Wednesday, December 24, 2008

Heavy snows bring high avalanche risk

More snow expected later this week


By JASON KAUFFMAN
Express Staff Writer

Heavy snowfall dumped across the mountains of central Idaho in the past week has made traversing the backcountry a high-risk proposition.

Both on out-of-bounds areas off the backside of Baldy and in the mid to upper elevations in surrounding ranges, backcountry skiers, boarders and snowmobilers are advised to exercise extreme caution due to a serious avalanche threat. On Tuesday, the Sawtooth National Forest Avalanche Center in Ketchum assessed the avalanche risk as "considerable."

According to avalanche forecaster Chris Lundy, anywhere the snow is deep enough to ski or ride, the snowpack consists of sugary facets buried 1.5 to 2 feet deep. He said Sunday night's storm added significant weight to a snowpack that has very little strength, resulting in unstable conditions on many mid- to upper-elevation slopes.

"We observed significant signs of instability yesterday, including triggered avalanches and collapsing and cracking of the snowpack, and I would expect these to continue today," he said.

While the recent storm wasn't enough to fully tip the balance of the local area's weak snowpack, it did make for some spicy conditions in the backcountry that the avalanche forecasters themselves witnessed, Lundy said.

"By stomping around near the top of Timber Bowl on the backside of Titus Ridge, we released a small slab about 40 feet wide and breaking about 1.5 feet deep," he said. "On the other side of the ridge above Titus Lake, we triggered another, larger avalanche—this time about 100 feet wide and 1 to 2 feet deep."

Lundy said the slide initiated in steep rocks near the ridgeline, but swept down into lower slope angles. He said a group near the Cross—a popular backcountry destination on the east side of Galena Summit—triggered a small slide from a good distance away, experienced numerous collapses and reported poor stability.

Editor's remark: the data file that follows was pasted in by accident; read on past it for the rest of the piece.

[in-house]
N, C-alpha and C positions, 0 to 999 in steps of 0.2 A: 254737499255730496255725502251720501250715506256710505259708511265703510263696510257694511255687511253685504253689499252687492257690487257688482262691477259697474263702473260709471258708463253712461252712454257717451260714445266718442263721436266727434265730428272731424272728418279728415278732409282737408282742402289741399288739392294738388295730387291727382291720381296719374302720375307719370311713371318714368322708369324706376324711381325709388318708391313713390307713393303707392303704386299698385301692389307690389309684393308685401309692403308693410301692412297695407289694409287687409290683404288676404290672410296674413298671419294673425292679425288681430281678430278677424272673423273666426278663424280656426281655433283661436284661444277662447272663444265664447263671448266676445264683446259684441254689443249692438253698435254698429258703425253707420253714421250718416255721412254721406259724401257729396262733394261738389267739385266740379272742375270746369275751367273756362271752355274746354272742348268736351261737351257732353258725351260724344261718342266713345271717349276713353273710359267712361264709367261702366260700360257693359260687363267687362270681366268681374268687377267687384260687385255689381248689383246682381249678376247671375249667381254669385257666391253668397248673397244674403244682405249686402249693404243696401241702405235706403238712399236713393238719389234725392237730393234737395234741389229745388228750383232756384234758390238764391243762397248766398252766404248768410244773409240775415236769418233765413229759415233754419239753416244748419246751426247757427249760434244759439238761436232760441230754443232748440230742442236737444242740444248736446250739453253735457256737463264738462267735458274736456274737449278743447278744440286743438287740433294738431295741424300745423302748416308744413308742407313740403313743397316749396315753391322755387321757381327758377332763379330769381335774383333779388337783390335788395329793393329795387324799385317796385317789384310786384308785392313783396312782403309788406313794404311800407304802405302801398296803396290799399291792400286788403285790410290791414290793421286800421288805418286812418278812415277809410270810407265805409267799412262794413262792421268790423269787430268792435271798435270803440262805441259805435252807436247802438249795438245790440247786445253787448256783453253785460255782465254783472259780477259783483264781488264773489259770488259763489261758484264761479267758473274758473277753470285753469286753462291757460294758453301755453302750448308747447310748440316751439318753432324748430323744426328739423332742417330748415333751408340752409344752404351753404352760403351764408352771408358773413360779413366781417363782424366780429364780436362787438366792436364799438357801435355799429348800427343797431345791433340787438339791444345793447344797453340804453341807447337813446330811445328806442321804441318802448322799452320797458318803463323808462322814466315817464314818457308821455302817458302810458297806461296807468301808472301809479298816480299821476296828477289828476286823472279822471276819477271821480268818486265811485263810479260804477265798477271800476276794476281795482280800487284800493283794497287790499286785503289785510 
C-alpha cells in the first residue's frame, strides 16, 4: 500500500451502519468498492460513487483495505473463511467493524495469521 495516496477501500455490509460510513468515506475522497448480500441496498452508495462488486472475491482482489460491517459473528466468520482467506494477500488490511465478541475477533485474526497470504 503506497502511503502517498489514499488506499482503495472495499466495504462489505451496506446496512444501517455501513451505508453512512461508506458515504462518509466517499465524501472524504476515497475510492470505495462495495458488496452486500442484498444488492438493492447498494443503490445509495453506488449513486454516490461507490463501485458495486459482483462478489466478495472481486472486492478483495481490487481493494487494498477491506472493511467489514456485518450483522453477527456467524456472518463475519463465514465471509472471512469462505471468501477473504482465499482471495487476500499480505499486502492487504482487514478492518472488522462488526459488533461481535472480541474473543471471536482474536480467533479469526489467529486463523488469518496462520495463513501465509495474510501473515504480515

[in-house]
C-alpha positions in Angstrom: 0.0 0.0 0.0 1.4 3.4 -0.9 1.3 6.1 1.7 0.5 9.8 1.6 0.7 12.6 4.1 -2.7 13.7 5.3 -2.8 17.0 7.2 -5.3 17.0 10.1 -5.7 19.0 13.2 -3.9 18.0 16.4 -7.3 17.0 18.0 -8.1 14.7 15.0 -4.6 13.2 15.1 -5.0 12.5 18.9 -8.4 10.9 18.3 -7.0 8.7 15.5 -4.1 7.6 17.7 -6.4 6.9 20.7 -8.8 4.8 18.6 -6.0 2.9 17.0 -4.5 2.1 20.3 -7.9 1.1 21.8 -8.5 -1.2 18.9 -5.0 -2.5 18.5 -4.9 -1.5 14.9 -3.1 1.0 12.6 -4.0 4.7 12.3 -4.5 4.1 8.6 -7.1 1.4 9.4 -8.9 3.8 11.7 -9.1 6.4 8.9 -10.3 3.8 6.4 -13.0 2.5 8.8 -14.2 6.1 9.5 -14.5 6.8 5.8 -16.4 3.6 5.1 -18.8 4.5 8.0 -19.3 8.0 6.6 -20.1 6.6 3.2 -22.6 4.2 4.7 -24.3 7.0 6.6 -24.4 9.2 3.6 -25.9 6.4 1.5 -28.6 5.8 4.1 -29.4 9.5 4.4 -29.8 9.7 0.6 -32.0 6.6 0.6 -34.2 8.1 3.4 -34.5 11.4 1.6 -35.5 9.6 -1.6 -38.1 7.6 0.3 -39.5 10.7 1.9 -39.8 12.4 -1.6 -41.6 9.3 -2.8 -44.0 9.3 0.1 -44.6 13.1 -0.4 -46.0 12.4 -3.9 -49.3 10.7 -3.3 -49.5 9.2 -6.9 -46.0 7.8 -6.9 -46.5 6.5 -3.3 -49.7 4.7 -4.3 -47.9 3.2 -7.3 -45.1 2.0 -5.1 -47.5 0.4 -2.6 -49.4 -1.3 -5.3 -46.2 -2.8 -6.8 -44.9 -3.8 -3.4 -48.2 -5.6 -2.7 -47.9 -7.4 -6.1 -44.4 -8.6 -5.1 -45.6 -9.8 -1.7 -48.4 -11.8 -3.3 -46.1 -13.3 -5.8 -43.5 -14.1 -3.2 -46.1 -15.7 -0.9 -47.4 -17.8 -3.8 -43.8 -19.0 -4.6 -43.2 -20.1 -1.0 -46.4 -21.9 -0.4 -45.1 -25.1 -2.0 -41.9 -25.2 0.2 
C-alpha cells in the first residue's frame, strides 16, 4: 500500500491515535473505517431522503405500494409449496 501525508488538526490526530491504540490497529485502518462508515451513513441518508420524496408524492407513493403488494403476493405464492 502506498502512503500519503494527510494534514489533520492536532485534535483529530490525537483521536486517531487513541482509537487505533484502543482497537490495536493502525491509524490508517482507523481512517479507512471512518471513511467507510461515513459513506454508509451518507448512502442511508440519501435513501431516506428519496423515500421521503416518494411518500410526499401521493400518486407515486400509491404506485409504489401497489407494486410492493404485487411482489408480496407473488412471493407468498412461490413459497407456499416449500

Janet Kellam, the avalanche center's lead forecaster, said the primary danger areas and the sites of instability seen by the forecasters are places that had a snowpack before the last round of storms. She said the main areas to watch out for are on west, north and east-facing aspects.

There have already been three avalanche fatalities in the West this year, two in Colorado and one in Utah. There have also been quite a few close calls and injuries from slides, Kellam said.

She advised that for now, it's best to be cautious and check the daily avalanche advisories as more snow continues to drop this week. The National Weather Service was predicting the arrival of another winter storm sometime later today or early Thursday, which should continue to add to the local snowpack.

Up to 10 inches of snow is expected to fall in the mountainous areas of south-central Idaho as part of the strong Pacific storm.

Kellam said that in the long term, the deepening snow depths will reduce the slide hazard. She said that though the weight of the new snow will initially increase the risk, it will eventually help make snowpacks more uniform.

"Conditions will stabilize," she said.

Daily avalanche advisories from the Sawtooth National Forest Avalanche Center can be accessed by logging on to www.avalanche.org and clicking on the Sun Valley button on the map.




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